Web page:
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Pictures and Illustrations.

The family of Alca and Lewis Ferdinand Thomas, ca. 1887. Seated on the floor are Eugenia and Edward; at left, Alca and Lewis; at right, Mabel; and at the piano, in background, Lulu.

Exchange National Bank Building. Polo, Ogle Co. Ills.This drawing is from Combination Atlas Map of Ogle County, Illinois… (Chicago: Everts, Baskin, and Stewart, 1872), page 77.

Thomas family picnic: 1963. Pictured at the annual Thomas family picnic in 1963 are Grace Price, Eugenia Thomas Clinton, Mary Thompson and Edward Smith Thomas.


Illinois Commentary: An Illinois Family of the 1870s.


Katherine Clinton is a great-granddaughter of Lewis F. Thomas and received the letters upon which this article is based from her paternal grandmother, Eugenia Thomas Clinton of Polo, Illinois. A native of Evanston, Illinois, Katherine Clinton attended the University of Wisconsin and the University of Missouri — Kansas City and was awarded the Ph.D. in history from Kansas State University in 1972. Other articles by Dr. Clinton have appeared in Kansas Quarterly and Journal of the West. She presently resides in Cape Girardeau, Missouri.

What was life like in a small Illinois town almost one hundred years ago? A bundle of letters written between March, 1878, and June, 1879, by a man named Lewis F. Thomas offers several answers. Thomas, a resident of Polo, Illinois, was born September 25, 1846.

According to the Thomas genealogy, Lewis's forebears arrived in this country more than a century before his birth. The families of his great-great-grandfather and great-great-great-uncle, Michael and Christian Thomas, arrived in Philadelphia on board the Thistle, from Rotterdam, on August 29, 1730. The brothers were Germans from Klein-Schifferstadt in the Palatinate on the west side of the Rhine River. They were joined in this country by other brothers, Christopher, John, Valentine, and Gabriel. These men and their families settled on farms in Frederick County, Maryland, where they remained throughout the Revolutionary War and the early national period.

Shortly after the end of the Black Hawk War in 1832 the descendants of Michael Thomas migrated to northwestern Illinois and settled in Carroll County, where Lewis Thomas was born to Salina and Joshua Thomas. In 1878 Thomas and his wife, Alca, were living in Polo. They were the parents of two


small girls, Lulu, born April 19, 1872, and Mabel, born April 6, 1874. Along with his brother-in-law Edward H. Smith, Thomas operated a reasonably prosperous store in which, according to their stationery, they sold "paints, oil, glass, wall and window paper, lamps, picture frames, toys and fancy goods."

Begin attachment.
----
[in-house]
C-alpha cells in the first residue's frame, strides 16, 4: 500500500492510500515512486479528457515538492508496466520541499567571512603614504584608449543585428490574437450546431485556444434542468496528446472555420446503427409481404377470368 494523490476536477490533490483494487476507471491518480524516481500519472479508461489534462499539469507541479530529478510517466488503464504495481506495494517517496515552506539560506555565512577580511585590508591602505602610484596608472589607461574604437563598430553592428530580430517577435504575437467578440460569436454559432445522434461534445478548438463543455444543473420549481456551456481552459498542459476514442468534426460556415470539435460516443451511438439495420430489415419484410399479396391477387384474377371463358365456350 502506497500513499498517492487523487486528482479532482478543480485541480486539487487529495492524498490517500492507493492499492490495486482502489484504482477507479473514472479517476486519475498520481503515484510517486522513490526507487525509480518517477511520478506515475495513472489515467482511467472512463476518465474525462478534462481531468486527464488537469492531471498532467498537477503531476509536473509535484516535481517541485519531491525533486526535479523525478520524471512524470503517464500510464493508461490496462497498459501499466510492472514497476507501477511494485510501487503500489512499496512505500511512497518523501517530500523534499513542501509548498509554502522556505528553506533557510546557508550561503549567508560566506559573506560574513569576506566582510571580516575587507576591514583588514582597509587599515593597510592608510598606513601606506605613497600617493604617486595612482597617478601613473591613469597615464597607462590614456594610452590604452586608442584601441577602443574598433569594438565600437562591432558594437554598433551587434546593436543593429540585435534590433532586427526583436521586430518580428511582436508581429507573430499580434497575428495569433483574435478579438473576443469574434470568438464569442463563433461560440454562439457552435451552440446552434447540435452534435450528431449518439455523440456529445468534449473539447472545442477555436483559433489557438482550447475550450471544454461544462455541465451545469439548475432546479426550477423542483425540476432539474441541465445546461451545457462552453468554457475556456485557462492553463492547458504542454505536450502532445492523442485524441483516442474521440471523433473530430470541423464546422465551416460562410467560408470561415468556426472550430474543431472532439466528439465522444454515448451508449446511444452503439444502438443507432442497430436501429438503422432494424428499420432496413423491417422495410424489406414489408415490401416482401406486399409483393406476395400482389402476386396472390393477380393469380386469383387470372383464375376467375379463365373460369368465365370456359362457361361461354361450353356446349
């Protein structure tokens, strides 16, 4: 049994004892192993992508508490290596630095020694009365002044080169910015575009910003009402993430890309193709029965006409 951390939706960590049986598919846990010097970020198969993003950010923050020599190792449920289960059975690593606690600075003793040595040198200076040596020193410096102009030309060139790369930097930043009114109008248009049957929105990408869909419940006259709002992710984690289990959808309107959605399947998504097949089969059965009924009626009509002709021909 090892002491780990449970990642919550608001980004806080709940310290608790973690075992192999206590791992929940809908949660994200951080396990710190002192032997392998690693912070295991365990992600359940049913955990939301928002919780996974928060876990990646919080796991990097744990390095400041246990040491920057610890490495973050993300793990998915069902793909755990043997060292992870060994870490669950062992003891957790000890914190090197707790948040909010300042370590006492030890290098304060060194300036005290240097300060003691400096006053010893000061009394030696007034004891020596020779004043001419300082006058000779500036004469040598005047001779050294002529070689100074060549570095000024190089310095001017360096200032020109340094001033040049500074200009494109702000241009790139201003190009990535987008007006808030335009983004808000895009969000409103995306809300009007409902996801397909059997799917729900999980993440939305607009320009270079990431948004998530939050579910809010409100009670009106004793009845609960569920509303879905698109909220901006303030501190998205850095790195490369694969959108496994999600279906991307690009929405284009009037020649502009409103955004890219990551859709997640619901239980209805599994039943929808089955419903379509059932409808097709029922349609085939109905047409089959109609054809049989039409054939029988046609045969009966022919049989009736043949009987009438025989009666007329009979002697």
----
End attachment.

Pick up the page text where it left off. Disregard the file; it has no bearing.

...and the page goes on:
The Thomas letters were written between 1878 and 1879 to Thomas's father-in-law, Edward Gustavus Smith, who moved from Polo to Council Grove, Kansas, in March 1878. The letters describe the weather, the condition of Thomas's garden, his attempts to collect rents and interest on the various pieces of property around town owned by "Grandpa" Smith, and the activities and amusements of the Thomas girls. On the surface, this information may seem trivial; but it provides insight into the social history of the time — the


activities of a small town, the types of popular entertainment available, and the ever-present anxiety over illness and financial reverses.

Perhaps as a result of his farming background, Thomas was always concerned about the weather. It could be a source of anxiety, dismay, or joy to him. On April 12, 1878, for example, he reported, "Thursday the wind blew in a perfect hurrycane from the Southwest." Eleven days later he rejoiced that the weather had become so warm that the stove had been taken out of the store:

"The whole town is a perfect mass of flowers . . . the grass in our yard is almost knee high." On April 30 he reported that it was as warm as summer, and "the prospect of fruit was never better." On May 12, however, the weather turned cold, and a frost "killed some of the corn that is up. It killed my beans and tomatoes and some of the tops of my potatoes. . . . Everybody is talking about the frost today." Some of the nearby farmers, he reported, had to plant corn again.

As June approached, the weather became seasonably warm, and the family took up the usual summer activities. Thomas rose each morning at 4:00 A.M. and worked in his garden or among his beehives. He opened the store at 9:00 A.M. and sometimes took the afternoon off for work around the house. On June 18 he reported that he picked about twenty quarts of "beautifully large" strawberries from his garden. Later he spent several afternoons building "the most beautiful fence in town."

Toward the end of June the whole town prepared for the yearly Old Settlers' picnic and Masonic meeting. The Thursday, Friday, and Saturday before the celebration were spent decorating. Thomas described the results:

"There was a row of pine trees set on both sides of the [main] street from the Depot to the Baptist Church. The trees were from ten to twenty feet high and so close that they touched one another. There was a framework of four arches over the comer by the town pump thirty feet high with a flag on top trimmed with evergreens and flowers, and then a rope wound with evergreens was looped from that to each building on the corner. There were two more arches, one at the Depot and another at the top of the hill" farther up the street. Hanging across the street was the word "Welcome" made of evergreens, roses, and peonies. "There was five large flags stretched across the street and every building was trifmed with evergreens and flags. Some had large trees on top. Polo never looked so well before and perhaps never will again."

The festivities included an impressive parade. "There was by actual count 493 Masons in the procession, six bands, [and] a great many carriages. There was about 125 Knight Templers from Freeport mostly covered with gold and silver braid and tinsel, large plumed hats and swords etc. Headed by that large Freeport band, they made a splendid show. Everyone seemed well pleased.


There was plenty provided for everybody to eat and drink and most all the strangers went home well pleased with the show and our town. They all said they did not expect so good a time." The Thomases had eighteen people to dinner that day. Lewis Thomas ended his description by saying that the family was quite tired and probably would not do much celebrating on the Fourth of July.

Most of the amusements in Polo that summer were much less hectic than the Old Settlers' and Masonic celebrations. There were picnics and dances, and periodically Thomas took an afternoon off to go fishing at a nearby lake with Alca and the girls. Some evenings they walked to the grove, and he picked mushrooms while the girls gathered flowers. In early August, about four hundred people went on an excursion to Rockford. The annual camp meeting started there on August 14, and by the twenty-first almost everyone in town